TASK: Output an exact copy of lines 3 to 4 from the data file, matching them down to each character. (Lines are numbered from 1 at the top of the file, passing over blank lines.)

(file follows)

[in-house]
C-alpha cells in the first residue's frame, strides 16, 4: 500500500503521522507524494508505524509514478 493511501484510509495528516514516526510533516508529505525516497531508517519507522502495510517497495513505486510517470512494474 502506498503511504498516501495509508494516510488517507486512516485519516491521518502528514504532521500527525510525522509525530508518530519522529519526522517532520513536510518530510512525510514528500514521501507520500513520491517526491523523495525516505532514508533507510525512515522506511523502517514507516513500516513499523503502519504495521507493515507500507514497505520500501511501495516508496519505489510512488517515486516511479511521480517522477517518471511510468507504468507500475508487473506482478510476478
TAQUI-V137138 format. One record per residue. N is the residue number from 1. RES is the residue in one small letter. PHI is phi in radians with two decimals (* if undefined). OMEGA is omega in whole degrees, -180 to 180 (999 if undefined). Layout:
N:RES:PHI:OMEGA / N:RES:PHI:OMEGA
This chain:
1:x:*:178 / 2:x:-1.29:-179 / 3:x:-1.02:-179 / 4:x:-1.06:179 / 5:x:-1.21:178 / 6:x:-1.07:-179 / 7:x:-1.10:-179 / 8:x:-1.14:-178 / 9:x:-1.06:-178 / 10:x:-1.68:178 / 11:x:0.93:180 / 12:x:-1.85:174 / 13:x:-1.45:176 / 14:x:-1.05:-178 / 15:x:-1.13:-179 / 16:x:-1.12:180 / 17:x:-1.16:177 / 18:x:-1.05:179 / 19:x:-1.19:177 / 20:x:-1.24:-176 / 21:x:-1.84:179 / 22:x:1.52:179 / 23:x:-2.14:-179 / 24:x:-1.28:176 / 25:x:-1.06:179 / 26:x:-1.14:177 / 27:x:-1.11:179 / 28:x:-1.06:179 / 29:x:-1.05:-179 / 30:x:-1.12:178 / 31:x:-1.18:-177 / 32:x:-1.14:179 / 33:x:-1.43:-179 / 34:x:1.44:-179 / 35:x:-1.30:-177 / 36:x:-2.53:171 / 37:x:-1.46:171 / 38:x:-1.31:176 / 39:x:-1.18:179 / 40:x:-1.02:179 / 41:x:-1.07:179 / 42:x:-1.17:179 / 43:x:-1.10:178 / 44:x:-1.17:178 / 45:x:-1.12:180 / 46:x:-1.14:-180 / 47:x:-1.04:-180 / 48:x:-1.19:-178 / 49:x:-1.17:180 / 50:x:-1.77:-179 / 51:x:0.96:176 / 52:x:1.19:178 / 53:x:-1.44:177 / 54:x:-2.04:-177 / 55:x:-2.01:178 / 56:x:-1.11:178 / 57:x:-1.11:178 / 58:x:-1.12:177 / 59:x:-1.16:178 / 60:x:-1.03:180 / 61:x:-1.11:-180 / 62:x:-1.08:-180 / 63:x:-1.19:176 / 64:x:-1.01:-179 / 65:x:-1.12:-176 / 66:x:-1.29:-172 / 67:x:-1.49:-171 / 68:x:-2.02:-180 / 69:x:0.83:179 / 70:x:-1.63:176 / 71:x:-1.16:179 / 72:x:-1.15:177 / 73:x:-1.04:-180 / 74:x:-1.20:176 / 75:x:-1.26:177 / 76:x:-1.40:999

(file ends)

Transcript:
TAQUI-V137138 format. One record per residue. N is the residue number from 1. RES is the residue in one small letter. PHI is phi in radians with two decimals (* if undefined). OMEGA is omega in whole degrees, -180 to 180 (999 if undefined). Layout:
N:RES:PHI:OMEGA / N:RES:PHI:OMEGA